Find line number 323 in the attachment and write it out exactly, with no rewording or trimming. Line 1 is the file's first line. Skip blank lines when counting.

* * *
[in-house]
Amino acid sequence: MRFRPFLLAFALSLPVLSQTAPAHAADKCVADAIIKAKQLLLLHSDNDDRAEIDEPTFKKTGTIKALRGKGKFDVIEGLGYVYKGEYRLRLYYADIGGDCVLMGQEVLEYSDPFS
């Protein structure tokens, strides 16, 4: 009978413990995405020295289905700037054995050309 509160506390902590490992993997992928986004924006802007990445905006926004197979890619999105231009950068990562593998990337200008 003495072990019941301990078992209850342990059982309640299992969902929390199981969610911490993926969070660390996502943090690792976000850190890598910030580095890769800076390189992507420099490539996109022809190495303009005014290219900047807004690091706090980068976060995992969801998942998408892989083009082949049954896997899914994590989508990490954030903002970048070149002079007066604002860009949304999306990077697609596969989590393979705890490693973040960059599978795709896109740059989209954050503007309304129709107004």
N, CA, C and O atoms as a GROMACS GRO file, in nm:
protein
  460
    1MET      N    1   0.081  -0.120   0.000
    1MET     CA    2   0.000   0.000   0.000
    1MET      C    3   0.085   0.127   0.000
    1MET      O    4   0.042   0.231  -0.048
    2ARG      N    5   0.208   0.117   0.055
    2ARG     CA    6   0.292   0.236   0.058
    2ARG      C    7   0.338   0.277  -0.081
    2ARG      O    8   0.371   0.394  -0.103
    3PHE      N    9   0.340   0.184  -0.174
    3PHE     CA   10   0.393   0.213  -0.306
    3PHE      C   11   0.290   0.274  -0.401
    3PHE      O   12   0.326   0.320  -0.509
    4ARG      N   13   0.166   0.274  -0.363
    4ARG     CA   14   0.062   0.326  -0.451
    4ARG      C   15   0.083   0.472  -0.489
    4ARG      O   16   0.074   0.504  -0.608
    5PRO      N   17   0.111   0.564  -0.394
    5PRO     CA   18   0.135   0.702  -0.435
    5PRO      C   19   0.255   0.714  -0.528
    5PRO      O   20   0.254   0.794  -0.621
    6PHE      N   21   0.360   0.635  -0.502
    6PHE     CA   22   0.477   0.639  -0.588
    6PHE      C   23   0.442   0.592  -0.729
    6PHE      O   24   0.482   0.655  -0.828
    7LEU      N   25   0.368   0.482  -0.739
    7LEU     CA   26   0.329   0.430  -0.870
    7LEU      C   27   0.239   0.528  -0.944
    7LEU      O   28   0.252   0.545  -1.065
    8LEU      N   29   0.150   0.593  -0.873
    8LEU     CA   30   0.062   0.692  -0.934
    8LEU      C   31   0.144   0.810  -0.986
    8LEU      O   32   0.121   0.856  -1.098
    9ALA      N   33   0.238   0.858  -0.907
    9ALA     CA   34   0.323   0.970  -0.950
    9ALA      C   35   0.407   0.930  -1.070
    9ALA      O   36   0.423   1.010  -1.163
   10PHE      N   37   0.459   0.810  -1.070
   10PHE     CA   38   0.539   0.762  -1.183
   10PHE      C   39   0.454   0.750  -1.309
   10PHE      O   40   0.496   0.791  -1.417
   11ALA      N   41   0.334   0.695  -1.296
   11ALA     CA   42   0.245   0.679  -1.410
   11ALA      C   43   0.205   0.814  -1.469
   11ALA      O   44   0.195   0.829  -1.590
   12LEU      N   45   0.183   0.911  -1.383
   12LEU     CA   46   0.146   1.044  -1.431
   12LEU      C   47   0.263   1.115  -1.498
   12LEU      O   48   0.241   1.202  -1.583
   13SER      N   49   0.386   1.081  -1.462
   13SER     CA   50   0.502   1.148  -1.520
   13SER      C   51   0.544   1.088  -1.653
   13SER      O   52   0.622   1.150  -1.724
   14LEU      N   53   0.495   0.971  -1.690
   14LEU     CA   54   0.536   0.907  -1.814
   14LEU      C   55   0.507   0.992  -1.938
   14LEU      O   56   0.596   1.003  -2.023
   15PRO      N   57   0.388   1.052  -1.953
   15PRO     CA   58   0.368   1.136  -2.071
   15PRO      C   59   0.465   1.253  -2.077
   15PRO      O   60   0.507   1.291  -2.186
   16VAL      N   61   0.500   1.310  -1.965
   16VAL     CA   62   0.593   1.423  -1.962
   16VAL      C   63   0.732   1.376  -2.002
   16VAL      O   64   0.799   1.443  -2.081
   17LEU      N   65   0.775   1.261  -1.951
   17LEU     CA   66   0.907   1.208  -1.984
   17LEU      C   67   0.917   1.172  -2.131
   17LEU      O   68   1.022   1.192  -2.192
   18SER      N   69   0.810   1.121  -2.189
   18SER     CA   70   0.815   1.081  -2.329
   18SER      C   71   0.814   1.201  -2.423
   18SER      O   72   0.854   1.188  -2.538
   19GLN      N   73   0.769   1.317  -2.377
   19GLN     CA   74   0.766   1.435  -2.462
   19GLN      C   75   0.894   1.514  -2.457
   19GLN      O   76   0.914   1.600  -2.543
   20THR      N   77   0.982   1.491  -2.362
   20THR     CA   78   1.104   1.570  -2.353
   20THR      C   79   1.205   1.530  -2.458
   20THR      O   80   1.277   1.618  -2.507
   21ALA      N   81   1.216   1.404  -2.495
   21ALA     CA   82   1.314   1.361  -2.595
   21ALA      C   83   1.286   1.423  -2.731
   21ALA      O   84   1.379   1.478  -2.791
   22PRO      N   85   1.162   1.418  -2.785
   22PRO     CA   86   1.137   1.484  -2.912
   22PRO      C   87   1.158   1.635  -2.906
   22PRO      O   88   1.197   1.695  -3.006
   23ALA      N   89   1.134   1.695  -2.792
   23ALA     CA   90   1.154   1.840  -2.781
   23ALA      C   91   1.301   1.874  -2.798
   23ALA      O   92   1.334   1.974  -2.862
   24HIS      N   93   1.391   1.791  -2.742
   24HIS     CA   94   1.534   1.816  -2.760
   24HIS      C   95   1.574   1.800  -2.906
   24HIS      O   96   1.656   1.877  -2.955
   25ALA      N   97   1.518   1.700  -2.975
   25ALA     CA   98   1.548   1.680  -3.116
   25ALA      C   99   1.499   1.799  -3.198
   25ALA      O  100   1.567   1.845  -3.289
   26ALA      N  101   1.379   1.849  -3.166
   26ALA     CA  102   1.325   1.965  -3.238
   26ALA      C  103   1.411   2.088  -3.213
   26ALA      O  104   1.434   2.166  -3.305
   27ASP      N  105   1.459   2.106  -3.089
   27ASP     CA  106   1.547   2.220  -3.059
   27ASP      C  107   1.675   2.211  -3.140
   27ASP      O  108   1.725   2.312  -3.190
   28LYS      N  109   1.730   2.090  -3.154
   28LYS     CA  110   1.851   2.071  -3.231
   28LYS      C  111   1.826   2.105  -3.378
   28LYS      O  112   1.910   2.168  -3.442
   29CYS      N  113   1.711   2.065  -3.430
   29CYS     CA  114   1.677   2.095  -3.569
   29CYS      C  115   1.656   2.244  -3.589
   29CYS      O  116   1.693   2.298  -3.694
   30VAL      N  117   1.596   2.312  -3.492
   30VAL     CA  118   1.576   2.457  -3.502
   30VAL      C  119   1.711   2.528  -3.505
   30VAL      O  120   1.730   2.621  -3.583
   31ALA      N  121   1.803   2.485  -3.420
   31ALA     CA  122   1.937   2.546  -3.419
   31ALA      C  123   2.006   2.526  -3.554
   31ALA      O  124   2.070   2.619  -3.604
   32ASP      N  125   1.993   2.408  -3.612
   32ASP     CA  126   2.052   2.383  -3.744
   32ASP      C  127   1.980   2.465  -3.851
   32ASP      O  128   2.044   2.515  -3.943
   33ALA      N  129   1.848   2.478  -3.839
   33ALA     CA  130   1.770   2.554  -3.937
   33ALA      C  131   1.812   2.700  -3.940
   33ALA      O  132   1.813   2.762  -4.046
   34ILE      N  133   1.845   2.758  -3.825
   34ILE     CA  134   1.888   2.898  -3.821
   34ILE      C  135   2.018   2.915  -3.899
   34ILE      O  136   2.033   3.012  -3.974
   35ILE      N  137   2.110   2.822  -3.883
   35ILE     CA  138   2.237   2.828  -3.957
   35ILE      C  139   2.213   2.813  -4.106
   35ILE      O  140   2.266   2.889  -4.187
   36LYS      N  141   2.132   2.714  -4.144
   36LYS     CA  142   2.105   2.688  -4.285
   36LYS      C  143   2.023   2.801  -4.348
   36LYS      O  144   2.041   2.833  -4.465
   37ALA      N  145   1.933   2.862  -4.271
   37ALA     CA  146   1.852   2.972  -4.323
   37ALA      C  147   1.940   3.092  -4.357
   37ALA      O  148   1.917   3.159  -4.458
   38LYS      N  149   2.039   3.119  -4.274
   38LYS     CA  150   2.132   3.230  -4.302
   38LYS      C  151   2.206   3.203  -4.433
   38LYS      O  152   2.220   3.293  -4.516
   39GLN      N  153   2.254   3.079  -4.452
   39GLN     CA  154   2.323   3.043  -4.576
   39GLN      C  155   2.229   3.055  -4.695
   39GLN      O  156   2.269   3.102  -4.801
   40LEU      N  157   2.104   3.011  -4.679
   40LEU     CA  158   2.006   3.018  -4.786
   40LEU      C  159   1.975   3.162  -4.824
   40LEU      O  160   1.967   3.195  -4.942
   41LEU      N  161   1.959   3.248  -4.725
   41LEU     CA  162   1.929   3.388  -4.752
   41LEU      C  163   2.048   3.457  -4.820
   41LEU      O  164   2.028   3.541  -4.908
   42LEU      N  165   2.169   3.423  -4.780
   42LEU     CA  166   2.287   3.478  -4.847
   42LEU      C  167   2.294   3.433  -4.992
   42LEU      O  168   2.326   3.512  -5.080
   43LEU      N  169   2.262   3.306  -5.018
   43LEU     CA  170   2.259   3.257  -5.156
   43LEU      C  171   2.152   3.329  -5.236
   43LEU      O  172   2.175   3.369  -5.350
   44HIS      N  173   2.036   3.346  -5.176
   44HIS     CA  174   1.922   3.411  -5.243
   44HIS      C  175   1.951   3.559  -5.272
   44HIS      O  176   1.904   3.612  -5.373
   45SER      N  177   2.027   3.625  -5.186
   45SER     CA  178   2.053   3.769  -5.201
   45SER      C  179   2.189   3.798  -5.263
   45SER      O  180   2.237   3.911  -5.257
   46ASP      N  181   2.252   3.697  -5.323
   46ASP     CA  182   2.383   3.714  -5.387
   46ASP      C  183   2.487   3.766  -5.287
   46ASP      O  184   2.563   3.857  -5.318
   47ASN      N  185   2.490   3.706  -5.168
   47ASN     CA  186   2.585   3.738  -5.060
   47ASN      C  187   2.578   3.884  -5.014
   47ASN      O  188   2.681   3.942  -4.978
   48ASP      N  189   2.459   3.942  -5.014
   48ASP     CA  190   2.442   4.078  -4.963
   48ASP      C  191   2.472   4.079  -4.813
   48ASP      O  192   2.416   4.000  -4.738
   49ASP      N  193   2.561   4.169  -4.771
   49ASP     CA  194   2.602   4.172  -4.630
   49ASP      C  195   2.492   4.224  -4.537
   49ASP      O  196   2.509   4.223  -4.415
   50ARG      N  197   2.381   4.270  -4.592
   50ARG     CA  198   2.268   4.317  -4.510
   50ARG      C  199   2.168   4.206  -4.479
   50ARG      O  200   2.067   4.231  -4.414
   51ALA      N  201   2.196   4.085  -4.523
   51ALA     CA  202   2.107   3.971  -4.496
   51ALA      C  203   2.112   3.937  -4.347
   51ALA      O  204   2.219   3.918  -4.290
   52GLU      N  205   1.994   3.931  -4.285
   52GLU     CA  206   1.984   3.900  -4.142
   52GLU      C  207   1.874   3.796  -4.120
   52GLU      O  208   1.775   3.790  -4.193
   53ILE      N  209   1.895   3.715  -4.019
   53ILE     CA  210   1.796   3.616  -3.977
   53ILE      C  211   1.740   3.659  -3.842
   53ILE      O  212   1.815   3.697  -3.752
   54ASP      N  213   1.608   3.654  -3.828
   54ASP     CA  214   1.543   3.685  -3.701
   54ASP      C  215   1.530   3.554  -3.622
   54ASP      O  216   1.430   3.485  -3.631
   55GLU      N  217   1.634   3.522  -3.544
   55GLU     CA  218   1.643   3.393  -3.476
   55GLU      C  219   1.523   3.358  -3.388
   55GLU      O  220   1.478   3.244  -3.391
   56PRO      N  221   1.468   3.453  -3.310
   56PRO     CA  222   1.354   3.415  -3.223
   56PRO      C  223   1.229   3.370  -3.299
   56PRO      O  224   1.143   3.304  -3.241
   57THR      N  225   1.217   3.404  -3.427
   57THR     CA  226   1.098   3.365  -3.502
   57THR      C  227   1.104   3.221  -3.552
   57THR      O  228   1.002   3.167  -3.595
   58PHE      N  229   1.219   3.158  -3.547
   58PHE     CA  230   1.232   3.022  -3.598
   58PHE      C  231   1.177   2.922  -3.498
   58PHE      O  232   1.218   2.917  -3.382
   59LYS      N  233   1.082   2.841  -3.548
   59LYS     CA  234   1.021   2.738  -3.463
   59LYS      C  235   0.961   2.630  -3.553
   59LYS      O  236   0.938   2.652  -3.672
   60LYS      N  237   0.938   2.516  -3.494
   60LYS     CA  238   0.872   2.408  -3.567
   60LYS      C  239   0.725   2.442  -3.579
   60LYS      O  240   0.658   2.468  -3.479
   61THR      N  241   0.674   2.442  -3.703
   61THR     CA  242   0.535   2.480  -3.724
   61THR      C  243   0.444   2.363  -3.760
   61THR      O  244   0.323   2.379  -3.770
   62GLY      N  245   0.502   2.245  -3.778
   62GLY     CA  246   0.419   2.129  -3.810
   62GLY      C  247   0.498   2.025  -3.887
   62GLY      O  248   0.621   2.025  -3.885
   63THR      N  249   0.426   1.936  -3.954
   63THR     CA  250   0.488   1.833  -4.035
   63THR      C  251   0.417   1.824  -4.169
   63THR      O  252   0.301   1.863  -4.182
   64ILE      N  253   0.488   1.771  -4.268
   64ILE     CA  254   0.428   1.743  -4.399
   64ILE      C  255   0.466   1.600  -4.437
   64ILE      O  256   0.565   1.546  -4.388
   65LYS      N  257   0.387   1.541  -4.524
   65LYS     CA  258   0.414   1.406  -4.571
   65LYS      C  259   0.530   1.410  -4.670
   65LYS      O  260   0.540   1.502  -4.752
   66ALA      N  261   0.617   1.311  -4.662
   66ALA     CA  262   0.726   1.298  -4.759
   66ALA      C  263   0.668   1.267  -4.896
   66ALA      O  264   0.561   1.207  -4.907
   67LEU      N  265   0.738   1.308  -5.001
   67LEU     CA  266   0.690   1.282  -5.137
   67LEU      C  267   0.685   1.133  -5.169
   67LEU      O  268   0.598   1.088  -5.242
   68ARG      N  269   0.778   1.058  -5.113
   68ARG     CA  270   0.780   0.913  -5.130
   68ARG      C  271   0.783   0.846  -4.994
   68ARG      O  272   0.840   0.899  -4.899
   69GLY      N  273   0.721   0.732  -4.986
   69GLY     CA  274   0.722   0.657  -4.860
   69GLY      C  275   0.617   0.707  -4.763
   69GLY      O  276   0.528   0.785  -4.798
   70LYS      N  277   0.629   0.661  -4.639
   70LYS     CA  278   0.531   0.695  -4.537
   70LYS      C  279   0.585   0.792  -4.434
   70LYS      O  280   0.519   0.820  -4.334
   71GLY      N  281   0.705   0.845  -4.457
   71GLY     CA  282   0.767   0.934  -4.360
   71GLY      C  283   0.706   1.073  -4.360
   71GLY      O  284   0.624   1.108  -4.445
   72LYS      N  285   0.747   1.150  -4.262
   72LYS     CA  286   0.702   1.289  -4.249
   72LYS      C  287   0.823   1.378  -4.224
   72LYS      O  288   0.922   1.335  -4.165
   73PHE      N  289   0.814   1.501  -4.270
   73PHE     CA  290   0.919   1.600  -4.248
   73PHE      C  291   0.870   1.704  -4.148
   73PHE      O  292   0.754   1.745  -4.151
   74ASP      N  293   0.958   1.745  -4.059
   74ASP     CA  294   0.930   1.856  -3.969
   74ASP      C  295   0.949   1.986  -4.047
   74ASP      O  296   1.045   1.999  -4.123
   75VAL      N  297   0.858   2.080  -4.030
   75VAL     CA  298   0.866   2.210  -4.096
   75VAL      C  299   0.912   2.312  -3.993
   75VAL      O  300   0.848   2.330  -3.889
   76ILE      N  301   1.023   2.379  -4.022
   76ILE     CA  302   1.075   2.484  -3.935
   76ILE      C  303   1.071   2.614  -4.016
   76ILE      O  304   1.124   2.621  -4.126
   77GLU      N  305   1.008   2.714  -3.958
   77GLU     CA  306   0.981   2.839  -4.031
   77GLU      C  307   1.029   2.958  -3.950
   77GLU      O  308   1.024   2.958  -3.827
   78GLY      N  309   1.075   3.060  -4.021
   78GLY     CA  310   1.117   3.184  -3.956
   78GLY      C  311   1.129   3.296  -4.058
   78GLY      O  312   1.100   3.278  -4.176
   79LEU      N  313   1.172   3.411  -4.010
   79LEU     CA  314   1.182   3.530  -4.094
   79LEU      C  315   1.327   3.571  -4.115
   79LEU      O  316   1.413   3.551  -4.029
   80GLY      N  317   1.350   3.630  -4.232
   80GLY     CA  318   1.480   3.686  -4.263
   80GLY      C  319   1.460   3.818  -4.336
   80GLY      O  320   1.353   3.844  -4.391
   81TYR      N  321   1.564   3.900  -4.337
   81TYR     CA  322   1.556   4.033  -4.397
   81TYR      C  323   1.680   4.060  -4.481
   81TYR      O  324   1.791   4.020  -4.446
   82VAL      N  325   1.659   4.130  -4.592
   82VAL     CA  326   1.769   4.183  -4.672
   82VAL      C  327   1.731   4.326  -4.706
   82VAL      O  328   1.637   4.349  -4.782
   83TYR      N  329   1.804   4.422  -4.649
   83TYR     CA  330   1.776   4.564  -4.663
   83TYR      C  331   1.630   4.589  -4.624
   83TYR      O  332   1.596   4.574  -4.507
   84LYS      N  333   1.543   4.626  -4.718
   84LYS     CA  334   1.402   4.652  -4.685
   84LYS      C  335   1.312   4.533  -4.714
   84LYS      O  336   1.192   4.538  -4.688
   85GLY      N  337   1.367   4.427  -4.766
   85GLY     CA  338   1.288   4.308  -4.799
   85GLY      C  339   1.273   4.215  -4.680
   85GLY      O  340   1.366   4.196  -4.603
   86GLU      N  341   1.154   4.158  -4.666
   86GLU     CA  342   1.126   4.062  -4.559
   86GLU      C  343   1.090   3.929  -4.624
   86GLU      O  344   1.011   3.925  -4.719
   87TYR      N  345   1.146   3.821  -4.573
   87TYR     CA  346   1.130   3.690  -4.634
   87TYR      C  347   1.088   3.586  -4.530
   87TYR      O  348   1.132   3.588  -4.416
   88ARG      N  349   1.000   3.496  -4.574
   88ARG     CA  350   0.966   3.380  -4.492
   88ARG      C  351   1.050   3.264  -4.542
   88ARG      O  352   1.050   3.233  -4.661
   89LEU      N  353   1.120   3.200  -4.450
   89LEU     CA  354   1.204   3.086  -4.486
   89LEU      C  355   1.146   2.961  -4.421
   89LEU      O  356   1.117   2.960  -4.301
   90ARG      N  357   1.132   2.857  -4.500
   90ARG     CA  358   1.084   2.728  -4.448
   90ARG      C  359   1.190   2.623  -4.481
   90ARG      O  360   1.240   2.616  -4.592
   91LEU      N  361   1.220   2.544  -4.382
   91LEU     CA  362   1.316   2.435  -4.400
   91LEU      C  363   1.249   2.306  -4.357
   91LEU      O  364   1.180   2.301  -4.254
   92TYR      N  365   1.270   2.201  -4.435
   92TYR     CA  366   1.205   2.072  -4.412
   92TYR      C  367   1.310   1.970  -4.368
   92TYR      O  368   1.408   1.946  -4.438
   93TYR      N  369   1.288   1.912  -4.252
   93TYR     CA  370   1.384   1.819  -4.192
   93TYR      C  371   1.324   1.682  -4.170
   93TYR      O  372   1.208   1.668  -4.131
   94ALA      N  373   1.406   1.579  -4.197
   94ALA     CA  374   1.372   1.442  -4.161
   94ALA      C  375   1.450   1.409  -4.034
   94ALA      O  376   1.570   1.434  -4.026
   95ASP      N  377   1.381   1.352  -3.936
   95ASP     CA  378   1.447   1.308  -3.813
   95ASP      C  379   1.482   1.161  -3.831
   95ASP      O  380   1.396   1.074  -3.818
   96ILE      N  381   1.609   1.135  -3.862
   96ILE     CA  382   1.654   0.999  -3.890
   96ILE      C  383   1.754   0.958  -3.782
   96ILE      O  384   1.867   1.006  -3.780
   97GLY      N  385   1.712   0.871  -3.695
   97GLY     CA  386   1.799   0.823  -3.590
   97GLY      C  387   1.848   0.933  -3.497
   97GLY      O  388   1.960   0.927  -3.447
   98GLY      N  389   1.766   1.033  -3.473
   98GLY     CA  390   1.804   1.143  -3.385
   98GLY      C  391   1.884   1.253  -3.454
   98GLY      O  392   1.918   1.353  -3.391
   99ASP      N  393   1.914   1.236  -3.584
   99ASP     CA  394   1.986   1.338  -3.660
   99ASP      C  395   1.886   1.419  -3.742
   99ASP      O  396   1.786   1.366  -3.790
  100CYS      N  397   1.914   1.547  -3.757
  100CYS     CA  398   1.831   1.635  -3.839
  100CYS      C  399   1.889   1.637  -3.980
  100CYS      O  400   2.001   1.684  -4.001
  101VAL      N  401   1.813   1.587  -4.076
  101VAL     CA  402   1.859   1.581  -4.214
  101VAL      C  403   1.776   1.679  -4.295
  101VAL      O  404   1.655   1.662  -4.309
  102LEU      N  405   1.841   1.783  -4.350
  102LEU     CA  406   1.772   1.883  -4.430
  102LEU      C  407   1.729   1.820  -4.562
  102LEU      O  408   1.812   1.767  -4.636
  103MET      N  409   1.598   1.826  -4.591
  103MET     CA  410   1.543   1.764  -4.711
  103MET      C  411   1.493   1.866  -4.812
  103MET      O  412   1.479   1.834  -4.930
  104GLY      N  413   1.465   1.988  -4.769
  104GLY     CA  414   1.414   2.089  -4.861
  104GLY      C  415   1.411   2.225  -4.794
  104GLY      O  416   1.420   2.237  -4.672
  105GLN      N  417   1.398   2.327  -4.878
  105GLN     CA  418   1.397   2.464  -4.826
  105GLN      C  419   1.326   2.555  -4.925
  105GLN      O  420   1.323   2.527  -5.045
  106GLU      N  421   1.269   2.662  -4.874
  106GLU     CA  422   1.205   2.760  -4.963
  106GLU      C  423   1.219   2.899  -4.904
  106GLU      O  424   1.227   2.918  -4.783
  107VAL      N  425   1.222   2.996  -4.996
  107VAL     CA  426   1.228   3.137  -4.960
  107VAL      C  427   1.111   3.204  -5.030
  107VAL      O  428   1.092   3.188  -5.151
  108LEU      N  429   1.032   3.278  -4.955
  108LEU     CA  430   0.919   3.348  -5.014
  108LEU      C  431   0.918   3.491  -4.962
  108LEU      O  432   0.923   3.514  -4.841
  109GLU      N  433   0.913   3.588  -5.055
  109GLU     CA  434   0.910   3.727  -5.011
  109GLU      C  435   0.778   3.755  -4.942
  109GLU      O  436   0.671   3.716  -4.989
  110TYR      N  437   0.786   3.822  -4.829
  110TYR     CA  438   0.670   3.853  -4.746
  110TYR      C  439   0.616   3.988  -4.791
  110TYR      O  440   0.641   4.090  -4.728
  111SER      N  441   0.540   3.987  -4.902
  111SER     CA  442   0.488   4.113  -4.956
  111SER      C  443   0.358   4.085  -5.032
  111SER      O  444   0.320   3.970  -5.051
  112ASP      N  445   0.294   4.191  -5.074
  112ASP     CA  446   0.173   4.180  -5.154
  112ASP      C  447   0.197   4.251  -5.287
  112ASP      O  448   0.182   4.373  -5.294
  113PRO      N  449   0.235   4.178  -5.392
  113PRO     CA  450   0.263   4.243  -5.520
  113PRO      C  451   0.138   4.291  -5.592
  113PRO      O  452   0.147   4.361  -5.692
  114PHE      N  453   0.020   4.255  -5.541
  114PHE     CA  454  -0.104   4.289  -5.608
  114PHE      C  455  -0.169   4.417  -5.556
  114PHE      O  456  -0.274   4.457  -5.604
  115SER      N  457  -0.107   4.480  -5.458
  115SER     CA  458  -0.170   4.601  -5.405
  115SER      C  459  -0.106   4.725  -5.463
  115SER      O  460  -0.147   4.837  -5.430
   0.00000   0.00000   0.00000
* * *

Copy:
   80GLY      N  317   1.350   3.630  -4.232